Original Investigation

Quality of Information in YouTube Videos on Lateral Epicondylitis


  • Fatma Ustabaşıoğlu

Received Date: 21.11.2023 Accepted Date: 22.01.2024 İstanbul Med J 2024;25(1):25-30


YouTube videos are commonly used by patients to learn more about their diseases. This study aimed to evaluate the quality of YouTube video content on lateral epicondylitis (LE).


We performed a search on YouTube using the keyword “lateral epicondylitis”. The video source, video content, video duration, time since upload, number of views, comments, likes, and dislikes were recorded and evaluated. The popularity of the videos was determined using the Video Power Index (VPI). The quality and instructional value of the video were evaluated using the Global Quality Score (GQS), Lateral Epicondylitis Video Quality Score (LEVS), and DISCERN.


Fifty-two of the 200 videos reviewed met the inclusion criteria. According to the video source, academic and physician videos had the highest quality, with no significant difference in DISCERN, GQS, or LEVS (p>0.05). VPI was significantly higher in physiotherapist videos than in academic and physician videos (p<0.05). The correlation between the video duration and quality score was significantly positive. The mean DISCERN, GQS, and LEVS scores for all included videos was respectively 41.7±19.6 (range: 15-75), 2.8±1.6 (range: 1-5), 5.7±2.8 (range: 2-10), respectively, indicating moderate quality. DISCERN scores, GQS, and LEVS given to videos by 2 independent physicians were strongly correlated (respectively r=0.963, r=0.918, r=0.914; and p<0.001 for all).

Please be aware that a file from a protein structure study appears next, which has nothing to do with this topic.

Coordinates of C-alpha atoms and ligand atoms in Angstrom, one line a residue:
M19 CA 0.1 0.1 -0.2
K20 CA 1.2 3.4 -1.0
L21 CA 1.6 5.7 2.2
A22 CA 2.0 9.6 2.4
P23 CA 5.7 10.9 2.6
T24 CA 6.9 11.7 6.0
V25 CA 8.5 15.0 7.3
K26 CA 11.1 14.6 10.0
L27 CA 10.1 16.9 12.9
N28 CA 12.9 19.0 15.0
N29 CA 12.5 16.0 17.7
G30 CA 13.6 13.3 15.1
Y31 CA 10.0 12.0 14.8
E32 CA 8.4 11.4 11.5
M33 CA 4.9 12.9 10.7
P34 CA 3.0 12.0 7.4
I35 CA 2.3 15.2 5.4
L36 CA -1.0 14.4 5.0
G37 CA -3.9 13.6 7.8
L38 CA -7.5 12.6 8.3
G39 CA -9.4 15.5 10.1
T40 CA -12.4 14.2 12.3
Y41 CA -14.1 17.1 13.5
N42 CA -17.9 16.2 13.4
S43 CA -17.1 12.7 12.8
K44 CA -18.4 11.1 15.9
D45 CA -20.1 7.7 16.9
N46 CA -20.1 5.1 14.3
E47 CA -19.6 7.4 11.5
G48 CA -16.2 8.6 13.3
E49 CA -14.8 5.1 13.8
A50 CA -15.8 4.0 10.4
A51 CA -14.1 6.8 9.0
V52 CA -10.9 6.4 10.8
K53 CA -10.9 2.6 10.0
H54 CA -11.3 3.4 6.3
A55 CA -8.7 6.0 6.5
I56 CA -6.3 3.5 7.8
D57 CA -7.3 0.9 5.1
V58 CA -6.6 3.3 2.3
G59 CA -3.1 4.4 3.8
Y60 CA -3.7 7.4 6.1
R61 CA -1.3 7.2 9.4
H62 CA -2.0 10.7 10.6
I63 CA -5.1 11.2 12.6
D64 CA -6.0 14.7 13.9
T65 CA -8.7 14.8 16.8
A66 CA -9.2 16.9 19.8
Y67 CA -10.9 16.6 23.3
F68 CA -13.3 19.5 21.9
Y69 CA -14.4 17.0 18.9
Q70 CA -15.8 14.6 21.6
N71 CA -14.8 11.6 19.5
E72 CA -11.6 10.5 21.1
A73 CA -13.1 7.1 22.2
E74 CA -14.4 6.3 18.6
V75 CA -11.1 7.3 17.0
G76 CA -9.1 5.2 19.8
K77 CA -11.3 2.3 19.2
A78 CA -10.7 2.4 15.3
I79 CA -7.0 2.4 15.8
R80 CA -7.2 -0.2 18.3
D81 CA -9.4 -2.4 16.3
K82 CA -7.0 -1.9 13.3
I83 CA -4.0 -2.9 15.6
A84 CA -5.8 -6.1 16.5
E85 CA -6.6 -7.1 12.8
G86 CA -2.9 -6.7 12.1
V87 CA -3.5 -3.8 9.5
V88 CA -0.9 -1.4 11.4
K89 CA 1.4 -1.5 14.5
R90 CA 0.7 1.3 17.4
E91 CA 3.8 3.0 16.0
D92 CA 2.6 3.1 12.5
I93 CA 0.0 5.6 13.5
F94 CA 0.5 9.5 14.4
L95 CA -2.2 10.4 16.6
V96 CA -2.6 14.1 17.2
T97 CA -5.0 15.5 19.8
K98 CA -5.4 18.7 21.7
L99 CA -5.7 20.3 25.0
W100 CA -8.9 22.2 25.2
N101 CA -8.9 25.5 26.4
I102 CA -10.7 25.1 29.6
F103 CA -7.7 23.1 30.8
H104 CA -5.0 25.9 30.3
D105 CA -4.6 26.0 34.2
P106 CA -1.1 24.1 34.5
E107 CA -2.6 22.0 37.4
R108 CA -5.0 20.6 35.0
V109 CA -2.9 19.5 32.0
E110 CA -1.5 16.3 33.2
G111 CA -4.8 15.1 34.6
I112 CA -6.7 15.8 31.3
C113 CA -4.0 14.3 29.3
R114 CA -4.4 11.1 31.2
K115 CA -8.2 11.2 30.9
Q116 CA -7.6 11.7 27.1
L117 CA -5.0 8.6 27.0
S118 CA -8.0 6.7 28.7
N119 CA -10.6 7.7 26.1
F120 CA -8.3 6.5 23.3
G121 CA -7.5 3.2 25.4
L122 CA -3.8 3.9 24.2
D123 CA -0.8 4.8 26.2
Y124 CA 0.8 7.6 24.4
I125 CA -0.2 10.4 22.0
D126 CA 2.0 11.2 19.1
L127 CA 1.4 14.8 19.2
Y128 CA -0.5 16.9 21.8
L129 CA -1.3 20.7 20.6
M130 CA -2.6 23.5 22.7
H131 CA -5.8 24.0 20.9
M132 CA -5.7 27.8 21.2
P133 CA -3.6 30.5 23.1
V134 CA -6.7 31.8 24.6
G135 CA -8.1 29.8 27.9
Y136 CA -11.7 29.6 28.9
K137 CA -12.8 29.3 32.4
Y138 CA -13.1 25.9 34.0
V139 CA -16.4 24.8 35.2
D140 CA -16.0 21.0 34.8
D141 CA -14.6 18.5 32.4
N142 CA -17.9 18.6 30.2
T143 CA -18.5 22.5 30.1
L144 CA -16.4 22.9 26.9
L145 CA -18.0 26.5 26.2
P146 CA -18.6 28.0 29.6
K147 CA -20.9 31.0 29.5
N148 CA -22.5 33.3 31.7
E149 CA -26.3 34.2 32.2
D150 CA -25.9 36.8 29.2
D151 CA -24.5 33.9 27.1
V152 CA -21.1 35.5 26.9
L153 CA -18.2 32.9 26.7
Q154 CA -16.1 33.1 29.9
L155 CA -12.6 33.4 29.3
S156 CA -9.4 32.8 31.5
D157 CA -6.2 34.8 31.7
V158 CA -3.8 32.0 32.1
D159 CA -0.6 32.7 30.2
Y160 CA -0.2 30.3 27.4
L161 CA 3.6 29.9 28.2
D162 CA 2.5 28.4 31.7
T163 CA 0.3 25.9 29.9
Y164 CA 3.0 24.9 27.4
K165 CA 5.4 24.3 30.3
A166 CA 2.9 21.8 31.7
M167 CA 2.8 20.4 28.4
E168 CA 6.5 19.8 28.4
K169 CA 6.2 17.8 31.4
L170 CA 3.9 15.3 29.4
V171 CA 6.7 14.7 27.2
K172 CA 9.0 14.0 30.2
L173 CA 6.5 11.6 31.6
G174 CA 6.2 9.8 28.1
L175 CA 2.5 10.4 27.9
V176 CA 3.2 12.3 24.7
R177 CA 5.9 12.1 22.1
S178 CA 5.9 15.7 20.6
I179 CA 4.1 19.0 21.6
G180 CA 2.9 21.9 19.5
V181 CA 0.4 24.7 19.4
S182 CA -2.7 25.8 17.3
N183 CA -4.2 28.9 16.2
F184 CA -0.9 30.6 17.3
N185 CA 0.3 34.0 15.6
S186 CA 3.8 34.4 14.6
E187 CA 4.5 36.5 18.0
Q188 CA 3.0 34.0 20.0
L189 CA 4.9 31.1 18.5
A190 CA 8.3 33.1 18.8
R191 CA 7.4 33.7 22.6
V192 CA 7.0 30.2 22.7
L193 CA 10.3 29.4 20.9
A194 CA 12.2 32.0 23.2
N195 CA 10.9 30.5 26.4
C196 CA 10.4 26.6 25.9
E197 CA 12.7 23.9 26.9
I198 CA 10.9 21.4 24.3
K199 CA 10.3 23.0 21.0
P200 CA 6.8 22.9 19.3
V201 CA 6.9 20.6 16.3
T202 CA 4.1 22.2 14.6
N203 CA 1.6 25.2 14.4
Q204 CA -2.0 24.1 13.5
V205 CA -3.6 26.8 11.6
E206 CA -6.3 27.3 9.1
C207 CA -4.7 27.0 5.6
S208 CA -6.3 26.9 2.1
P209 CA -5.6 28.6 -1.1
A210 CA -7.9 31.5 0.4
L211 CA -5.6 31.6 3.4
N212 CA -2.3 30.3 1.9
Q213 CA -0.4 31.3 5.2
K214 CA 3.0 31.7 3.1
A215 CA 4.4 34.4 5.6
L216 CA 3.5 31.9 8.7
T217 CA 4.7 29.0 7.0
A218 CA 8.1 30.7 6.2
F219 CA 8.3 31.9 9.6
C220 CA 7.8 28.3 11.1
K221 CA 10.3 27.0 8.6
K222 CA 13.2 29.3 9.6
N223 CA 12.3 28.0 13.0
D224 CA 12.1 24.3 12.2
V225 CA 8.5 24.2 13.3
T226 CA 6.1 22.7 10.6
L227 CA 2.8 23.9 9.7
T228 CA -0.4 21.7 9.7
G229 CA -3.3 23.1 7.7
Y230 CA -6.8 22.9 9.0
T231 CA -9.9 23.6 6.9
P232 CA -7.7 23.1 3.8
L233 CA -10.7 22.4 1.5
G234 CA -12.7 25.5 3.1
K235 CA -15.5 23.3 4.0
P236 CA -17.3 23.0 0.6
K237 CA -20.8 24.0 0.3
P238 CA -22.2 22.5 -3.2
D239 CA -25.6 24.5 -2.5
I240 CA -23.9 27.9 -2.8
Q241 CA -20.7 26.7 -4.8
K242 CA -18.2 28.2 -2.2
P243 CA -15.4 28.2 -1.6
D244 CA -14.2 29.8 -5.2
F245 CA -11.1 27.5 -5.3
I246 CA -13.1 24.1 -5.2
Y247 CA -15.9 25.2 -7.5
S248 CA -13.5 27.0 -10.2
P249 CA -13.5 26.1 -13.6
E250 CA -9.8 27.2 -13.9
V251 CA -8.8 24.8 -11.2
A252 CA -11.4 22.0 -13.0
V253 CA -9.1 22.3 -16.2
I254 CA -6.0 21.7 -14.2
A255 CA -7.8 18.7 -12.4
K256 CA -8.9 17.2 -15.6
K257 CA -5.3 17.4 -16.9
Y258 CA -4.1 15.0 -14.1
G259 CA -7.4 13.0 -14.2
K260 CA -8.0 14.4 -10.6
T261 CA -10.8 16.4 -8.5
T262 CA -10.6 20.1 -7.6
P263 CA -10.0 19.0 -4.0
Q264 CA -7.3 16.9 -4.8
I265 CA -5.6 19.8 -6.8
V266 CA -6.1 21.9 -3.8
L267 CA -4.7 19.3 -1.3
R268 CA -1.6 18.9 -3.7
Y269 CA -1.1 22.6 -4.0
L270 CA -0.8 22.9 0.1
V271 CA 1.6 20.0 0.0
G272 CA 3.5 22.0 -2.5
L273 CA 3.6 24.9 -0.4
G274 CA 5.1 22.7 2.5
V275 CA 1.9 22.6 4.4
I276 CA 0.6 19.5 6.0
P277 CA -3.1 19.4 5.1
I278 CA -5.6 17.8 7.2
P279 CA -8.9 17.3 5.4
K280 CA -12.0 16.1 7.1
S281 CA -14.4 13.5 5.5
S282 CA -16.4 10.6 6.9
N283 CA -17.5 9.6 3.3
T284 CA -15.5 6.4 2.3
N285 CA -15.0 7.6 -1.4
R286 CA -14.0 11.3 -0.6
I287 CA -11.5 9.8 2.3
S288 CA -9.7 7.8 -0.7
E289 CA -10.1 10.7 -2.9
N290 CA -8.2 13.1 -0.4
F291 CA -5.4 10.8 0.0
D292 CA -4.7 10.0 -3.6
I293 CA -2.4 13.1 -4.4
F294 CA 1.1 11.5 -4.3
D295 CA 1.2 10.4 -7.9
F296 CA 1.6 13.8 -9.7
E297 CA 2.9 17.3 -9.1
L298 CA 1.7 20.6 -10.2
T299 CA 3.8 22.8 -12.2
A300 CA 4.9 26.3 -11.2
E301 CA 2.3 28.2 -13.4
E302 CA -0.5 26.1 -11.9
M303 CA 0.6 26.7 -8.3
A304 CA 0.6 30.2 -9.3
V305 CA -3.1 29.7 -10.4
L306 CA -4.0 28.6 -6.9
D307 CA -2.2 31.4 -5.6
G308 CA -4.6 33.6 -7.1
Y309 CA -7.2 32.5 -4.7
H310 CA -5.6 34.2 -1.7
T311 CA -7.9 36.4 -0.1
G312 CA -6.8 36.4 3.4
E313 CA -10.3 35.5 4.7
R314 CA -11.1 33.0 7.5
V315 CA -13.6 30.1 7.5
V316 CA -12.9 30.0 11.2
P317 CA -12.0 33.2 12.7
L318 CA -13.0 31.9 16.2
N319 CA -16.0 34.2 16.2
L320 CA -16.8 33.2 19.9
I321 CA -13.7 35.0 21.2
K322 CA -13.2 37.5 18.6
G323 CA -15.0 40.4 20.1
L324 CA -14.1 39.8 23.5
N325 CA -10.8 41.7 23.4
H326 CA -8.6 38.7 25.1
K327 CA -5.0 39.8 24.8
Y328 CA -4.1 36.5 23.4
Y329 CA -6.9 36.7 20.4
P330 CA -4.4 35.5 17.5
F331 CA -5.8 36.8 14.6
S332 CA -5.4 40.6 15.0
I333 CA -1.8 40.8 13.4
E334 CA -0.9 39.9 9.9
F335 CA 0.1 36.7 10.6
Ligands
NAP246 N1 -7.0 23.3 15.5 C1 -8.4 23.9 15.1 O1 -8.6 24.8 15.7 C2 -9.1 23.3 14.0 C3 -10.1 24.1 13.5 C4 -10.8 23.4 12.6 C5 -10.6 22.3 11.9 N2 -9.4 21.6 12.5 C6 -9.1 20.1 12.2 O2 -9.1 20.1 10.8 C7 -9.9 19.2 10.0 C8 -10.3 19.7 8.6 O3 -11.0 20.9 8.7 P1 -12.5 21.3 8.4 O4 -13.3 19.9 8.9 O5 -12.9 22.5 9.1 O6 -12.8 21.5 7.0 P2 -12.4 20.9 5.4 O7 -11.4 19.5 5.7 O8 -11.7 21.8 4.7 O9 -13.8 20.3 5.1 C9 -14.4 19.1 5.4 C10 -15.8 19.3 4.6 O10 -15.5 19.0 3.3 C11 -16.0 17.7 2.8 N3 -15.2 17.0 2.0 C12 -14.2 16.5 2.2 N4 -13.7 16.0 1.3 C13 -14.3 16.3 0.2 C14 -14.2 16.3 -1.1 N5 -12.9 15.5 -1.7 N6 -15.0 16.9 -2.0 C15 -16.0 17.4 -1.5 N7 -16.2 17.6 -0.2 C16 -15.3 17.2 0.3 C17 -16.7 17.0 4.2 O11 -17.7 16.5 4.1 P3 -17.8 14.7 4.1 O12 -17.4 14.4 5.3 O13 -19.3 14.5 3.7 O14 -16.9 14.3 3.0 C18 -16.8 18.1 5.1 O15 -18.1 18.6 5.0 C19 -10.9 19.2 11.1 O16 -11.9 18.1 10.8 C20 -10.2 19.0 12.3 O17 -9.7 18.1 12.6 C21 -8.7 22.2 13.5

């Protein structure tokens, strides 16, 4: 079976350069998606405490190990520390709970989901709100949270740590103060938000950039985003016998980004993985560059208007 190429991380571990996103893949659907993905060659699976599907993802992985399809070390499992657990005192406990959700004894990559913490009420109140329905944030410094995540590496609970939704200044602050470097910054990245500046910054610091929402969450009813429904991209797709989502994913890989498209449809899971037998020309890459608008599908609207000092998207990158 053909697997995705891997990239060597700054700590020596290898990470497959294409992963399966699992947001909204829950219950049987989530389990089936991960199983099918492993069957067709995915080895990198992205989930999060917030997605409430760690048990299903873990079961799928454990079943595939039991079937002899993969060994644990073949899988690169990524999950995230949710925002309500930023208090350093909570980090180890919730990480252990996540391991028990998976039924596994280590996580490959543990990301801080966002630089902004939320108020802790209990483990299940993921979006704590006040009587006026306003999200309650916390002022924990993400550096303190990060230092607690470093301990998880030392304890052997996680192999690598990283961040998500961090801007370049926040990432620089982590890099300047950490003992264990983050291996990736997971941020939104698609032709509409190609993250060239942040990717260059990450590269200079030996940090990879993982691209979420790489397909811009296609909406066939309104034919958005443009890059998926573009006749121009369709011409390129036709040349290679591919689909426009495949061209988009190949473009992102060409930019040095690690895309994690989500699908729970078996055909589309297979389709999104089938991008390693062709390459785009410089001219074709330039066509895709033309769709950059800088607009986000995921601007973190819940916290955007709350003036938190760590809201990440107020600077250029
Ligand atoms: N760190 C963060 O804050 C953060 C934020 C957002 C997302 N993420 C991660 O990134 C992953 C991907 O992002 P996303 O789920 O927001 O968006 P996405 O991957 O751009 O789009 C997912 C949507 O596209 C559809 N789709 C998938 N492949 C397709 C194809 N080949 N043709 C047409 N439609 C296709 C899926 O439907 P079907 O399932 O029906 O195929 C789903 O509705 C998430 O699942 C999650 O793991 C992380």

Although the videos of academics and physicians are of high quality, their viewing rates are low. YouTube videos on LE are of moderate quality.

Keywords: YouTube videos, lateral epicondylitis, DISCERN score, quality, internet


Lateral epicondylitis (LE), commonly referred to as tennis elbow, occurs due to injury affecting the tendons of the extensor digitorum communis and extensor carpi radialis brevis muscles at their attachment site on the bony prominence of the outer elbow (1). It is a common musculoskeletal disorder in the working population between the ages of 35 and 55 years (2). Patients typically complain of radiating pain from the lateral aspect of the elbow to the forearm, which affects most daily activities (3).

Anti-inflammatory medications, physical therapy (including activity modification, hot-cold application, rest and movement restriction, electrotherapy, massage, and ultrasound), extracorporeal shock wave therapy, splinting, laser, local injections (platelet-rich plasma and corticosteroids), and surgery have all been used to treat LE (4). In a disease with so many treatment methods, patients turn to the internet to determine what the treatments are, how they are applied, what they can do at home, or what they should pay attention to.